Bears

Defense deserves credit and blame for Carolina result

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Defense deserves credit and blame for Carolina result

The defense has been the answer for Bears problems in 2012. But while everyone was staring at the offense in the three-quarters debacle against the Carolina Panthers, the defense was a question.

Indeed, blame defense for no small part of the mess that the Bears found themselves in against the Panthers. While the offense couldnt stay on it, the defense couldnt get off it.

Like the offense, the defense turned its game on and around in the fourth quarter. A three-and-out plus Tim Jennings game-changing interception helped save the afternoon.

But the defense held the Carolina offense without a first down on only one of the first nine possessions. For the game, the Panthers had six drives of 45 yards or longer and Carolina sustained drives of eight (twice) 11, 12 and 17 yards, part of why the Panthers after three quarters held a 369-61 advantage in yards and were on the field effectively 30 of the first 45 minutes.

Field goals, schmield goals

The feel-good perspective would be that none of those drives ended in touchdowns. The defense held the Panthers to field goals.

Even when things werent going well, defensively we kept them to field goals and didnt let them get as many touchdowns, said coach Lovie Smith.

When someone drives 80, 74 and 63 yards on you, and drives from their 20 for a late go-ahead field goal, you didnt hold them to anything.

With the game in its hands after Tim Jennings interception, the defense allowed the Panthers to control the ball for 11 plays and move down the field for a go-ahead field goal with a little more than 2 minutes to play, albeit with 15 yards of help on a questionable roughing-the-passer penalty on Israel Idonije.

The Bears ran just 53 total plays on offense; that was a problem. The Panthers ran 77 plays; that was a bigger problem. Only the Detroit Lions (84, second 2011 game) and New England Patriots 78) had more snaps in regulation over the last two-and-a-half seasons.

As ineffectual as the offense was, that groups failure to stay on the field isnt an excuse for the defense dragging. The 17-play and one of the eights were in the second quarter, and the Panthers wet 80 yards in 12 plays on their first possession of the third quarter, after the defense had halftime and a couple minutes of Bears possession to rest.

If the defense was tired on those drives, the strength and conditioning coach should be fired (he shouldnt).

How they think

The Lovie SmithRod Marinelli scheme is sometimes characterized as bend-dont-break. Not exactly.

The front four plays a one-gap, up-the-field attack approach. It is not a wide-body, two-gap style. Behind them, the mindset is about controlling the game.

Sooner or later somebody is going to make a play, Jennings said. We know its tough to drive the field on us. Were going to give up plays but we want to keep things in front of us and hopefully theyre going to break before we do. Thats our mentality.

The problem on Sunday was that the Panthers werent breaking. Carolina converted seven of its first 12 third downs and had 10 plays of 15 yards or longer; the Bears had three.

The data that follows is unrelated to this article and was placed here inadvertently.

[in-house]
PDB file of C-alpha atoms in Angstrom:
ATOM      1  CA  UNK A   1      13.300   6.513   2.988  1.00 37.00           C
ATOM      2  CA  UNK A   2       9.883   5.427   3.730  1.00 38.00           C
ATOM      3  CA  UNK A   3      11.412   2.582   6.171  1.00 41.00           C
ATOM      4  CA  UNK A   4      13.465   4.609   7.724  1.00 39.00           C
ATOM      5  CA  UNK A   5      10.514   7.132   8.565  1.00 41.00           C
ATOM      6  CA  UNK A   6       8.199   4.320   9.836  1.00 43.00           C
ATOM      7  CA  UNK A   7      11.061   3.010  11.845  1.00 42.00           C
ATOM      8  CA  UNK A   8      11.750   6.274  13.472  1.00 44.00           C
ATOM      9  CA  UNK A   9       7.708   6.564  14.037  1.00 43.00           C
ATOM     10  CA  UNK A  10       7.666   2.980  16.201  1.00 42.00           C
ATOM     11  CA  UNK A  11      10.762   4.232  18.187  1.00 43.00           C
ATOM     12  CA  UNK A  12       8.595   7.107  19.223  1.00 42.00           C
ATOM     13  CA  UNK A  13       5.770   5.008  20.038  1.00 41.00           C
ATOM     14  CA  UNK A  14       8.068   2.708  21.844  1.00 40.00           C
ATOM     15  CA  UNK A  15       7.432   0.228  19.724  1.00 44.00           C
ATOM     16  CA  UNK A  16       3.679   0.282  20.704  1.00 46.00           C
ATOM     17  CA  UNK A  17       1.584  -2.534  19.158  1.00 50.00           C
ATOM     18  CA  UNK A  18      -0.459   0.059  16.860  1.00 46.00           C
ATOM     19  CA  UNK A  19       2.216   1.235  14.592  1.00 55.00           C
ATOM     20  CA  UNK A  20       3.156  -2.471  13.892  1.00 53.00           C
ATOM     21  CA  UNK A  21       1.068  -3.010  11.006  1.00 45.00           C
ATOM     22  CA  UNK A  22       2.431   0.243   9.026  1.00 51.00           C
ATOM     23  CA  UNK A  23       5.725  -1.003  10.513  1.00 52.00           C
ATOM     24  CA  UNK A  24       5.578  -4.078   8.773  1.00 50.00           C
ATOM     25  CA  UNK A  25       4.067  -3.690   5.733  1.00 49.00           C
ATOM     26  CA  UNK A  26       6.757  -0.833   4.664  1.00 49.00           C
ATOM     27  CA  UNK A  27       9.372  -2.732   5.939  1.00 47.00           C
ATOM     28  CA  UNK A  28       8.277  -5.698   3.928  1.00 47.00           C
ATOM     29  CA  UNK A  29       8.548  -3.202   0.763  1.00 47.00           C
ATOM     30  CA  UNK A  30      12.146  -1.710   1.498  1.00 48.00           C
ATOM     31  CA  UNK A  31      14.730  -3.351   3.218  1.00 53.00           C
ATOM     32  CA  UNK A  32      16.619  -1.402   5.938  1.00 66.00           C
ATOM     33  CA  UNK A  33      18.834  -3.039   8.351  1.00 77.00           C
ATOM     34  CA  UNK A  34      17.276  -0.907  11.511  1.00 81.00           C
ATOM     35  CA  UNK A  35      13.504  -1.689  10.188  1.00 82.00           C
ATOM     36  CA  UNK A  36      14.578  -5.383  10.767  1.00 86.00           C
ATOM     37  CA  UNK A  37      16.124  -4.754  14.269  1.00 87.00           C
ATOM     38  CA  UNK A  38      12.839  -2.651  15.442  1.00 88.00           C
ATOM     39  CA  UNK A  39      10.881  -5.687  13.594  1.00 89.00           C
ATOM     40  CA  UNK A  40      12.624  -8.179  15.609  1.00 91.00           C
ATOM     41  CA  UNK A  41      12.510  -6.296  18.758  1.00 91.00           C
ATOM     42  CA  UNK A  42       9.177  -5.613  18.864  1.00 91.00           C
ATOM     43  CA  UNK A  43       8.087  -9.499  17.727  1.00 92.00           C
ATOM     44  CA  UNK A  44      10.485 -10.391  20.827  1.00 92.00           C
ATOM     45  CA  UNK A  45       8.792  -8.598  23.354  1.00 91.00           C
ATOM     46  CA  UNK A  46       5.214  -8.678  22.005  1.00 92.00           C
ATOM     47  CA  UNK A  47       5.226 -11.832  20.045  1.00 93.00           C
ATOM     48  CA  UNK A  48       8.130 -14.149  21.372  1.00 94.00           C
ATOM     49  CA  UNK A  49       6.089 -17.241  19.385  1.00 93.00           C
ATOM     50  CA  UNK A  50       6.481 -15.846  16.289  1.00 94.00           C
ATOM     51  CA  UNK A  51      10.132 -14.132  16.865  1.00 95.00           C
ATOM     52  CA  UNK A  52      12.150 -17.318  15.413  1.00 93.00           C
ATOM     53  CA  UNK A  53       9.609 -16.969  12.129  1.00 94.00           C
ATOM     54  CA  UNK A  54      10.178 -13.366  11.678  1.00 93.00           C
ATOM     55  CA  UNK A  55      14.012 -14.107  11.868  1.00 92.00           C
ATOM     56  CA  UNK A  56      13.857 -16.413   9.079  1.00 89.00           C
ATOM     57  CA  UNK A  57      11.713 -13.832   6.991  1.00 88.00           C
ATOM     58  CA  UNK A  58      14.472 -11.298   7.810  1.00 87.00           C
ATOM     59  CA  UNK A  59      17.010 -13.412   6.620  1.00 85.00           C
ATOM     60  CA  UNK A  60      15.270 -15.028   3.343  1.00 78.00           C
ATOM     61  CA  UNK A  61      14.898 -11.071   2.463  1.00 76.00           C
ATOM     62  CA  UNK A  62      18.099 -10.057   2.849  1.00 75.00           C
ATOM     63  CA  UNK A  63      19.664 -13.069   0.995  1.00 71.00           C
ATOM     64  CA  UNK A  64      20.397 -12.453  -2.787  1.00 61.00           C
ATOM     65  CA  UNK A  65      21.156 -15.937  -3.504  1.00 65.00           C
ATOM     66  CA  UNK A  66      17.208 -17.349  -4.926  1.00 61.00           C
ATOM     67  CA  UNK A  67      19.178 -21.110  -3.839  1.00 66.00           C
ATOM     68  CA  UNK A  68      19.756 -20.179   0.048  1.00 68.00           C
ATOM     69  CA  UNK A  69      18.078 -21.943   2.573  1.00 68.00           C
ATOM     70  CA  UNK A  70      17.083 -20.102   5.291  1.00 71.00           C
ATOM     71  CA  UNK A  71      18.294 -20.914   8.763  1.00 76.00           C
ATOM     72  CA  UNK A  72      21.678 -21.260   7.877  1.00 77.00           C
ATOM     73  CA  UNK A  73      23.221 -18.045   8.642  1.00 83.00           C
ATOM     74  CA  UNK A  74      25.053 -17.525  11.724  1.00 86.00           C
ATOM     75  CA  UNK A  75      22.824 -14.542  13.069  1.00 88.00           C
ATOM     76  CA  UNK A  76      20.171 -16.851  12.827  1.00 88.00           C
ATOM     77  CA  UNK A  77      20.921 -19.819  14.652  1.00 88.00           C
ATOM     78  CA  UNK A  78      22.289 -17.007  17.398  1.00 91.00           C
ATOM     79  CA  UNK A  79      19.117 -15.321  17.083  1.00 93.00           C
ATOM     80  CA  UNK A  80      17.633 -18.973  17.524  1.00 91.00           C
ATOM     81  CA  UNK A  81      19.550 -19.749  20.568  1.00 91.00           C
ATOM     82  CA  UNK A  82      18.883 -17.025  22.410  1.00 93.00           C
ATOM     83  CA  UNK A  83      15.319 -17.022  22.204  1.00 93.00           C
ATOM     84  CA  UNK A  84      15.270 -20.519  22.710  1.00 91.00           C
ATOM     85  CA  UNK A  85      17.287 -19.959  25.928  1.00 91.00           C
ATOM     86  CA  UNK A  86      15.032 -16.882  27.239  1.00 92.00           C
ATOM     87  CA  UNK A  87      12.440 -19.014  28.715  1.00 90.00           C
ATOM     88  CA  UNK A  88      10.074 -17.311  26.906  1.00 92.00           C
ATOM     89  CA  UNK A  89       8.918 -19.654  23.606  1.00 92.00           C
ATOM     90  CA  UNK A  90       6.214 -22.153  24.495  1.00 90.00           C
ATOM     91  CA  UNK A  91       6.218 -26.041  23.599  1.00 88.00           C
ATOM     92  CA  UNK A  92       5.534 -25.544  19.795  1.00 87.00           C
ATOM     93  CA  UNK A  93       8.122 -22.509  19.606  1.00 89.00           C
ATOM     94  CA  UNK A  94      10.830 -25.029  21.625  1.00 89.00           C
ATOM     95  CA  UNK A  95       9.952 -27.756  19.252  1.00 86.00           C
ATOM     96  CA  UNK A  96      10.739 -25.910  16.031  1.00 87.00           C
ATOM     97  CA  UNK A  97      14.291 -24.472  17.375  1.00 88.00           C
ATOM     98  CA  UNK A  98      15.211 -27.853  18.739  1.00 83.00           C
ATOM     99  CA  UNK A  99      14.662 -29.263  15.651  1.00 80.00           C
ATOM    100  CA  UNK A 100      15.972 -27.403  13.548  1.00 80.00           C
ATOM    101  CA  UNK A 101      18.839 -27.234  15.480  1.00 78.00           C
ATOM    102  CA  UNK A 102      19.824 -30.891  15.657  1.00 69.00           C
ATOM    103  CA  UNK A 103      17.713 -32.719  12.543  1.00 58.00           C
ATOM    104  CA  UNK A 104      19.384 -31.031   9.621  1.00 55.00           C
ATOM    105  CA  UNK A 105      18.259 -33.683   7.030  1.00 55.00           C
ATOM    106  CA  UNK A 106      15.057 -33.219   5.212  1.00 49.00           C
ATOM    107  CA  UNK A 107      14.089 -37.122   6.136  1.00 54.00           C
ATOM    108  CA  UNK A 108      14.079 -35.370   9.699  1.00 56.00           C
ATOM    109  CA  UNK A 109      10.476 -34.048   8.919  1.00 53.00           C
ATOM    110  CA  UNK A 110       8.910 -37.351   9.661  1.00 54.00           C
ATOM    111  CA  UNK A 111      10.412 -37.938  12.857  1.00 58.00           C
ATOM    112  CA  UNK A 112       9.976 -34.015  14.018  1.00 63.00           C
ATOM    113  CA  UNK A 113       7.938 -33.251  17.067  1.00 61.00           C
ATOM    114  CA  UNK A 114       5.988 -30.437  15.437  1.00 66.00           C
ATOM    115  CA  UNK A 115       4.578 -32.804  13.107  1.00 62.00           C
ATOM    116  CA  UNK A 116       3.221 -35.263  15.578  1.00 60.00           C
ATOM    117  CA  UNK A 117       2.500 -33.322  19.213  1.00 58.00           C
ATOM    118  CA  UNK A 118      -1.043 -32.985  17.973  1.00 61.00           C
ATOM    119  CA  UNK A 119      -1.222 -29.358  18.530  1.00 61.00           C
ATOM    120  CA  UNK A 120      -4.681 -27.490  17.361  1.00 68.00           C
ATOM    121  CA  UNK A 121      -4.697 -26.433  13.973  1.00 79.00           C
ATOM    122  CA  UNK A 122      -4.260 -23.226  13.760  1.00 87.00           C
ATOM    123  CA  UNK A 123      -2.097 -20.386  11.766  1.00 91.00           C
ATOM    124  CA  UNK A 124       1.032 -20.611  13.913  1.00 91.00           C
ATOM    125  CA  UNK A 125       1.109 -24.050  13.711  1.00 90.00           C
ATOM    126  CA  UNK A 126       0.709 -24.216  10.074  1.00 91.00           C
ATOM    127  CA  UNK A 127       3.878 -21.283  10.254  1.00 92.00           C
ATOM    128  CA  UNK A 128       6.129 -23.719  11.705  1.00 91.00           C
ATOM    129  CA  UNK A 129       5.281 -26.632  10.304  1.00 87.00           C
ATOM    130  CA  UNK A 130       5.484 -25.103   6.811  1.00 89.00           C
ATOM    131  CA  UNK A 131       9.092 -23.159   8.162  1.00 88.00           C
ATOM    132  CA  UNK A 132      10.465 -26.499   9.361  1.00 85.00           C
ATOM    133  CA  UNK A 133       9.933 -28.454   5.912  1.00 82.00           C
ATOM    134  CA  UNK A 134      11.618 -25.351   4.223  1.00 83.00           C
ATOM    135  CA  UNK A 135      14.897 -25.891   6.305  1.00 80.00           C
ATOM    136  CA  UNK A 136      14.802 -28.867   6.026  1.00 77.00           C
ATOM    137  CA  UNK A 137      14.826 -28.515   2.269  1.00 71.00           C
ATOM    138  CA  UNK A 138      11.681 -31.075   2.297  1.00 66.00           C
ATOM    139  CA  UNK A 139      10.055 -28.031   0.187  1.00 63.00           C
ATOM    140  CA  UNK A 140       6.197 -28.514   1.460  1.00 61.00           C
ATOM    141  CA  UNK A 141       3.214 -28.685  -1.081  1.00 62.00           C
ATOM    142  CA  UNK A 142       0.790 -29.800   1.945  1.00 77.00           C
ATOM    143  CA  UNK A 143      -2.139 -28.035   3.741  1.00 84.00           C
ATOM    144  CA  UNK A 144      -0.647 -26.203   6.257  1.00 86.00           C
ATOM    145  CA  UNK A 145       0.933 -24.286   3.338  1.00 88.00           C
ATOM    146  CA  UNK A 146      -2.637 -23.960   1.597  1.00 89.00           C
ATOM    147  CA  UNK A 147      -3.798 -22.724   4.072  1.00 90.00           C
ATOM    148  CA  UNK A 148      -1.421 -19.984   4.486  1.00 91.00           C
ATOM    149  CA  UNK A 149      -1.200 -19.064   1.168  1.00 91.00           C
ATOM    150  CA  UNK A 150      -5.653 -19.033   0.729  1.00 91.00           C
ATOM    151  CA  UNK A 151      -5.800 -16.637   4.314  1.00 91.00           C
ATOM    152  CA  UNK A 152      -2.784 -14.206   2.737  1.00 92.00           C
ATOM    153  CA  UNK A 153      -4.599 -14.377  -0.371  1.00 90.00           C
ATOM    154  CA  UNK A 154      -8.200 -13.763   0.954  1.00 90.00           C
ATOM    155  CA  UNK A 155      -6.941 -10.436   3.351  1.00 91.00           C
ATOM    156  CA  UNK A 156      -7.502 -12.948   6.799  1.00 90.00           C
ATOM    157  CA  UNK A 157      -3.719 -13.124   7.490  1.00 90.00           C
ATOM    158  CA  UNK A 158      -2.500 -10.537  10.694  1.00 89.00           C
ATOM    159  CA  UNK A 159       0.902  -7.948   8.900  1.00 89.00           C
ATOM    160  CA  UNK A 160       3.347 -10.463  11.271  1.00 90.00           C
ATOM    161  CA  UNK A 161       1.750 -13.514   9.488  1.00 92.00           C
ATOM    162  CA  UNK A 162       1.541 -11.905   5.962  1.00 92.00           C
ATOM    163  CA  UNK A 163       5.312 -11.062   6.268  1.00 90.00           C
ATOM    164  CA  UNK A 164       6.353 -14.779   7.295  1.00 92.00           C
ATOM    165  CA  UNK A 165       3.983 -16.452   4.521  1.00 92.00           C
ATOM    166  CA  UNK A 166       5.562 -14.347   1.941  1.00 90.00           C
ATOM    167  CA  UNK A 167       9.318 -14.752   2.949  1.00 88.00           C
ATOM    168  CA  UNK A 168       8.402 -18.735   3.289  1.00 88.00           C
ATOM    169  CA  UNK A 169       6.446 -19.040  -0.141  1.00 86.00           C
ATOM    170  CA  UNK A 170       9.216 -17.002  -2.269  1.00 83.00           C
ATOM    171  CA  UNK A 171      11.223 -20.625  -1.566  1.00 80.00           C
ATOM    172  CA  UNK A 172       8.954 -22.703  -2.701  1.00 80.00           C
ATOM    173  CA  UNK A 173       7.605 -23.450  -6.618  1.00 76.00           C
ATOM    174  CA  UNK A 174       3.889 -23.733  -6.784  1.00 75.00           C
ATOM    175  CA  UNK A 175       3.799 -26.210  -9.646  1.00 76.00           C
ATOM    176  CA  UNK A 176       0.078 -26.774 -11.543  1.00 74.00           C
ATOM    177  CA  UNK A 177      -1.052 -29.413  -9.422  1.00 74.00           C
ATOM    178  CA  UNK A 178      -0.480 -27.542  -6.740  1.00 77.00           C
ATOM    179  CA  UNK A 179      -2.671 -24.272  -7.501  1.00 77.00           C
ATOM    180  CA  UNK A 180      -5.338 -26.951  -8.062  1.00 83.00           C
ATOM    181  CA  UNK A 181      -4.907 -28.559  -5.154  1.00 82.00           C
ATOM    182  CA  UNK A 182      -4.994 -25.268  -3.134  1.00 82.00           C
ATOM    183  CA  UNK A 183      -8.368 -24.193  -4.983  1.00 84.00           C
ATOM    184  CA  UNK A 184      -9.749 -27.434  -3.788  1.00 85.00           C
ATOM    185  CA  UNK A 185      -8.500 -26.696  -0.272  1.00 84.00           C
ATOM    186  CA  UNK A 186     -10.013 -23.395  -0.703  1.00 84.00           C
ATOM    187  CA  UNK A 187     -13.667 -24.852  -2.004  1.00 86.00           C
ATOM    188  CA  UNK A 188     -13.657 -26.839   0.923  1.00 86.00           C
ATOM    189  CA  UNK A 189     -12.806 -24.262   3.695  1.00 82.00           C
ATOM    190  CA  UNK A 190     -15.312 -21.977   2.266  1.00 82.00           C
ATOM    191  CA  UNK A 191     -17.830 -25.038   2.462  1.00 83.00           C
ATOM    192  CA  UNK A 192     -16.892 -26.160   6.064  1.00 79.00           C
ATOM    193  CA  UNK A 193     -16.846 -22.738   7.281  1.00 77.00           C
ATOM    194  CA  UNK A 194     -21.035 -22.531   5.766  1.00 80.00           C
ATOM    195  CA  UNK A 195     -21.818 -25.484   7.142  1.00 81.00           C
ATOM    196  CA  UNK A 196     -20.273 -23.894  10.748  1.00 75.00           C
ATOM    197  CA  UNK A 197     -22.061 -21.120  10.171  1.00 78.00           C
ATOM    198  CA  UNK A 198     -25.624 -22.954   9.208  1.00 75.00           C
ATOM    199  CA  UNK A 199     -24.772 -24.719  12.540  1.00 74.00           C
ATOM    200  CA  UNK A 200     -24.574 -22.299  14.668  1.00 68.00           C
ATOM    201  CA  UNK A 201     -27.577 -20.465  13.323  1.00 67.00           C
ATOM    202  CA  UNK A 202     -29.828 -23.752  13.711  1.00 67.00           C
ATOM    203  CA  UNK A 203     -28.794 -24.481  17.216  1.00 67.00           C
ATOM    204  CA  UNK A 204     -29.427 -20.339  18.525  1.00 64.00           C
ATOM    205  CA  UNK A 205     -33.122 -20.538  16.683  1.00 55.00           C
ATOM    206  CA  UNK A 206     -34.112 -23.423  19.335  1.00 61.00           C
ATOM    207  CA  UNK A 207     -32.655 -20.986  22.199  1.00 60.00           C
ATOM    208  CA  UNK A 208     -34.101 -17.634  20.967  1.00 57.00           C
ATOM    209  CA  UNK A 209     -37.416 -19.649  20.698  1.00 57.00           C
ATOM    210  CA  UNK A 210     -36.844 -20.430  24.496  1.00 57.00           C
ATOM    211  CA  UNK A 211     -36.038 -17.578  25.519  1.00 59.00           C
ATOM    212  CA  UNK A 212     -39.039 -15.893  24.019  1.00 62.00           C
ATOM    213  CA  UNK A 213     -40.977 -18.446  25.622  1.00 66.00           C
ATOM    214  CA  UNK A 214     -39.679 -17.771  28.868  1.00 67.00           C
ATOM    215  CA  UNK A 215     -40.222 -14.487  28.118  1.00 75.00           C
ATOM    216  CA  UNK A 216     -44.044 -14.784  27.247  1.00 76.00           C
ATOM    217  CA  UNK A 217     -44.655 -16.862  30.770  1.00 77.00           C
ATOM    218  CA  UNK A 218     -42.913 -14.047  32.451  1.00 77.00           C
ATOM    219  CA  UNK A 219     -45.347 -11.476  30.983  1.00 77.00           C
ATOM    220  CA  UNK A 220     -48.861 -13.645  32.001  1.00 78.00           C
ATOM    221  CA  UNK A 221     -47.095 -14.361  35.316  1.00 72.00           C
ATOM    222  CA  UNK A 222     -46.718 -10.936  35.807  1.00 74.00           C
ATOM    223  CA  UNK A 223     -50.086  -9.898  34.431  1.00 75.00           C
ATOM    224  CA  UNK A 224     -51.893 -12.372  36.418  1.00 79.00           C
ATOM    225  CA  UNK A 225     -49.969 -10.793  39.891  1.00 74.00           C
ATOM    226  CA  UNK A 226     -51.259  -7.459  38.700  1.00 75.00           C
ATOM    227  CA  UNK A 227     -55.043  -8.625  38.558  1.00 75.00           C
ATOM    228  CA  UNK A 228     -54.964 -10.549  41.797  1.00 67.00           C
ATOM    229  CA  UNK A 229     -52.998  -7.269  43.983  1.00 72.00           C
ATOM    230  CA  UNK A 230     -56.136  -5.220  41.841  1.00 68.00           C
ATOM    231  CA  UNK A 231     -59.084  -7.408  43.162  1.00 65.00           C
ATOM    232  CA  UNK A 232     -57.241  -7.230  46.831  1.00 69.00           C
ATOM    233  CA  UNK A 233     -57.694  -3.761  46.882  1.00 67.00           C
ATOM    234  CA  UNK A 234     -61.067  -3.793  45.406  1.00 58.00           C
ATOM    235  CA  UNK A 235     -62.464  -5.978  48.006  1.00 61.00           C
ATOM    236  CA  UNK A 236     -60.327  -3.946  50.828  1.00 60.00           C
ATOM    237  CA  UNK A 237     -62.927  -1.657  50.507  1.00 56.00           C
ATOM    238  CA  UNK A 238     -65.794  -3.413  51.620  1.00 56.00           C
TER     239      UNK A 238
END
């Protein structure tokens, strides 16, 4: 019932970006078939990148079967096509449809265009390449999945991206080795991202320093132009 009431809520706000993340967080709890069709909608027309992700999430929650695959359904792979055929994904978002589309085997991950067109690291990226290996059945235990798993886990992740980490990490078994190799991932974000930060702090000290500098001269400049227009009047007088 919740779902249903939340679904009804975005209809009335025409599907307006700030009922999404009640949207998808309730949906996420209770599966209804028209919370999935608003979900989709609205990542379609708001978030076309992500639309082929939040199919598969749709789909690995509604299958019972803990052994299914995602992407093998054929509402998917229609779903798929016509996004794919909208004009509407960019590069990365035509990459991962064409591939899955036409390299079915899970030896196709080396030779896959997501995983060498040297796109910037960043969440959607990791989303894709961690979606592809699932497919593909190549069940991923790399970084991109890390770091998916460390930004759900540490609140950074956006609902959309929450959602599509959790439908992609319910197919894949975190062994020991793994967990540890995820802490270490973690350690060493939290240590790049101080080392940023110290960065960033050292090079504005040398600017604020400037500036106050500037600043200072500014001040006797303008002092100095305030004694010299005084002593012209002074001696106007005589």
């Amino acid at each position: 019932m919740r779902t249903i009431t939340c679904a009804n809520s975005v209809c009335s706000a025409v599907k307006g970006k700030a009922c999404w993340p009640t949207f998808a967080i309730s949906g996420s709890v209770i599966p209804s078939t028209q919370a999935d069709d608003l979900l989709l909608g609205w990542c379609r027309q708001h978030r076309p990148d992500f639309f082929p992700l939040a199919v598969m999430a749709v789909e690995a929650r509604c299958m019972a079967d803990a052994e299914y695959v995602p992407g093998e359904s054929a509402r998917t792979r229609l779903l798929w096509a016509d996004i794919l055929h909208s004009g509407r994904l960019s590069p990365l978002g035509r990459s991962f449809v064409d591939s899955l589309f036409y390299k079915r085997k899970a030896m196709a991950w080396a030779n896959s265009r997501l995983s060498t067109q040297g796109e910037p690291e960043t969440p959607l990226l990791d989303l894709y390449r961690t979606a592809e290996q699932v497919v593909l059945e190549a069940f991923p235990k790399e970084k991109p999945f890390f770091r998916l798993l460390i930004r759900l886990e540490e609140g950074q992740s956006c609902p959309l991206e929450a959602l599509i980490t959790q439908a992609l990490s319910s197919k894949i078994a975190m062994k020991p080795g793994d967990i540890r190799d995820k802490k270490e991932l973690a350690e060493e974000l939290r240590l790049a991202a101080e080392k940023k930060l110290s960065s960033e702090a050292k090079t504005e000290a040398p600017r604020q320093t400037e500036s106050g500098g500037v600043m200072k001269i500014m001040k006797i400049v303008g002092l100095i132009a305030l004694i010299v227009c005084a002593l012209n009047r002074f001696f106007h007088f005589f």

Bears-Lions prediction: Will special teams continue John Fox's NFC North woes?

Bears-Lions prediction: Will special teams continue John Fox's NFC North woes?

Only three of John Fox’s 12 wins as Bears coach have been against NFC North opponents, while 12 of his 29 losses have come against divisional opponents. 

That’s a recipe for back-to-back-to-back last place finishes in the NFC North. And if the Bears can’t beat an Aaron Rodgers-less Green Bay Packers team, why could it beat a Detroit Lions team that has a healthy franchise quarterback?

The positive end of that answer is the Bears do have wins over two playoff teams (Pittsburgh and Carolina) while six of their four losses have been by eight points or fewer. Sunday’s game will probably be close, again (if it’s not, and the Bears are on the losing end of it, it would raise some significant concerns about the state of Fox within the locker room). 

So if the game is decided by one possession or less, this could be the difference: Detroit has one of the best special teams units in the NFL, ranking second in Football Outsiders’ DVOA, while the Bears are 28th by the same measure. 

Getting Sherrick McManis back this week should help solidify Jeff Rodgers’ special teams units, but Jamal Agnew has two punt return scores and is averaging 18.3 yards per return. 

“Tough guy — he’ll return inside and outside,” Rodgers said. “He’s got multiple longer returns against people this year. it’s not just, ‘I had a long return in Week 2 or Week 1,’ and kinda held onto that. he’s been productive in a lot of games. certainly a guy that we’ve gotta do a good job against.”

If the Bears don’t do a good job bottling up Agnew, though, he could be the reason why the game flips to Detroit — or, at least, why the Lions keep the Bears at arm’s length. 

Prediction: Lions 24, Bears 16

Bulls Talk Podcast: Will Kris Dunn build off career night?

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Bulls Talk Podcast: Will Kris Dunn build off career night?

On this edition of the Bulls Talk podcast, Mark Schanowski, Kendall Gill, and Kevin Anderson react to a breakout game from Kris Dunn against the Hornets Friday night. They’ll discuss his development and how it impacts rookie Lauri Markkanen. Plus just how long will both the Wolves and Bulls be judged on the Jimmy Butler trade? Is Dwight Howard a hall of famer? And a new era in Philly with Simmons and Embiid. That and more on this edition of the Bulls Talk podcast.